SUNY at Albany
June 19-23, 2001
Calorimetric Studies of Domain Interactions in HIV-1 Capsid Protein
HIV-1 is initially assembled by the association of approximately 1200 molecules of the Gag polyprotein into a spherical immature virion at the cell membrane. Following budding through the cell membrane, the viral encoded protease is activated, and cleaves the Gag polyprotein into three structural domains, MA, CA, and NC. The MA remains membrane bound while the CA and NC domains collapse to form the conical core of the virion. CA is composed of N- and C- terminal structural domains connected by a short "linker" region. Within the core, there appears to be little interaction between the N- and C-terminal domains, however in vitro assembly studies have provided evidence for interdomain interactions. To determine whether or not the N- and C- terminal domains interact, we have used differential scanning calorimetry (DSC) to study the thermally-induced unfolding of the intact HIV-1 CA, its isolated N-terminal and C-terminal domains as well as binary combination of CA and its domains.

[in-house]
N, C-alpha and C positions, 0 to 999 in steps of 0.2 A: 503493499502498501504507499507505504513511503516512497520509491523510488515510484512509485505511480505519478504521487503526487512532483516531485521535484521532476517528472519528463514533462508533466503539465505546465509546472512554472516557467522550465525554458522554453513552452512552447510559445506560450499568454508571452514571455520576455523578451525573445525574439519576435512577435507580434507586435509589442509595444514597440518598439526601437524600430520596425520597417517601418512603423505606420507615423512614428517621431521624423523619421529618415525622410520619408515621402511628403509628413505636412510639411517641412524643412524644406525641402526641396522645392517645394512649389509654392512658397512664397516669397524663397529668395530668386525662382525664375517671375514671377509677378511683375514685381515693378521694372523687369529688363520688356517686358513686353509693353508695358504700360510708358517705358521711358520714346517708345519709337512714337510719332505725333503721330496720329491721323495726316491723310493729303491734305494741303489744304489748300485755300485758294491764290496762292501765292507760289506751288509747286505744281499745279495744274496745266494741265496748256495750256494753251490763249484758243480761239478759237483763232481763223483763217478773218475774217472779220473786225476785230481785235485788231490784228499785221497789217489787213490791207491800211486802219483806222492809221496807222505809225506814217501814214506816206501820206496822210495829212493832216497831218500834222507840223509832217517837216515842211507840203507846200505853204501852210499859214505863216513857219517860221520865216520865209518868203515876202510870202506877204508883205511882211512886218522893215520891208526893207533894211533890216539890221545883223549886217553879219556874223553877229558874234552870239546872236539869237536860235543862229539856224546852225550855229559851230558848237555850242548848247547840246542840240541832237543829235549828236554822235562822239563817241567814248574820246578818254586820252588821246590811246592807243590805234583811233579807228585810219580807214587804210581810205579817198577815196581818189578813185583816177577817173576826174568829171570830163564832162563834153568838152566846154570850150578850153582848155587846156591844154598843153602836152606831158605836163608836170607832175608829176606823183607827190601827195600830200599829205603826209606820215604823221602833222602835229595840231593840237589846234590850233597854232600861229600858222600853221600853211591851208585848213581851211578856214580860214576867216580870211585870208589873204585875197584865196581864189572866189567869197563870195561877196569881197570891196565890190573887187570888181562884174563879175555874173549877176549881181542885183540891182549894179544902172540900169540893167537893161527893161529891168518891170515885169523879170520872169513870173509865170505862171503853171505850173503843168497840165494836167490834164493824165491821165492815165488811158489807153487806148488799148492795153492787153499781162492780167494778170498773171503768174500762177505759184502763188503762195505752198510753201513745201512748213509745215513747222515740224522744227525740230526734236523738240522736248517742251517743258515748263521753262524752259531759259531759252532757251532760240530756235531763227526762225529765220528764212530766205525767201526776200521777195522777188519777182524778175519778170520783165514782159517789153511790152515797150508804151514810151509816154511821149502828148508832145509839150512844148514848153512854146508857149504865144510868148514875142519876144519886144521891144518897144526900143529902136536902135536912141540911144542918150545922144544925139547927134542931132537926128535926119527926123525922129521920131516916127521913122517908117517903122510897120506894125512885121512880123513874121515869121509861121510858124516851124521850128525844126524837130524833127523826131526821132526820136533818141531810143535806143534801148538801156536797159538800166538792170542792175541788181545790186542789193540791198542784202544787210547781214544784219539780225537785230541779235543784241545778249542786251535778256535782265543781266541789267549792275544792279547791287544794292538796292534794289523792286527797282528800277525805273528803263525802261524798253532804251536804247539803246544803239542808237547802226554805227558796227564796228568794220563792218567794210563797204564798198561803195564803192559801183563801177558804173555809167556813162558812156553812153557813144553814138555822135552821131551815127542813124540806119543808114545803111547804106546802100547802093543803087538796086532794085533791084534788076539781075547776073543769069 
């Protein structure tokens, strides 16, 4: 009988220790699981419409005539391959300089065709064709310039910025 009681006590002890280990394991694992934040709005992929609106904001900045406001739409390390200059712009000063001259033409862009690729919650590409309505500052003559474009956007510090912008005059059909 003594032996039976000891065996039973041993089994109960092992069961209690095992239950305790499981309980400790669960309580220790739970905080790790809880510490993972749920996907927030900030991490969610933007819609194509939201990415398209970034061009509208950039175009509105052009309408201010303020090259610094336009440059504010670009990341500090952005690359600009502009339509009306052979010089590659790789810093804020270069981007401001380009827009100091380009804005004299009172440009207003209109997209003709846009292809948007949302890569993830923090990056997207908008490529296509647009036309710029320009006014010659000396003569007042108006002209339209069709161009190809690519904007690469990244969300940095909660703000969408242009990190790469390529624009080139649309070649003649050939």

The isolated N- and C-terminal domains unfold according to a two-state mechanism at 53.4» and 60.4»C, respectively. The intact CA protein shows two transitions, one at 52.3»C whose unfolding parameters are close to those for the isolated N-domain, and a new transition at 47.8»C which represents a lowering of the melting temperature of the C-terminal domain. Thus, the C-terminal domain undergoes a strong destabilization due to interactions with the N-domain. This may be related to a difference between the conformational states of the "linker" region in the isolated C-domain compared to the intact CA protein.
In contrast, a comparison of the sum of the unfolding entropy of isolated domains, the entropy of the binary composition and the unfolding entropy of the intact CA reveals that the unfolding entropy of the intact CA is significantly higher than for all others. Based on these observations we suggest that the decreased conformational flexibility of the C-domain within the intact CA protein is a result of interdomain interactions. A point mutation (M185A) in the principal dimer interface of the intact capsid protein slightly increases the melting temperature of both domains and does not change the difference between domain stability in comparison with wild CA protein. This indicates that the C-domain dimerization motif and interdomain interface are distinct entities in intact CA protein.
Irina I. Protassevitch* (1,2), Jason Lanman (1) and Peter E. Prevelige Jr (1)
Department of Microbiology (1) and Center for Biophysical Sciences and Engineering (2),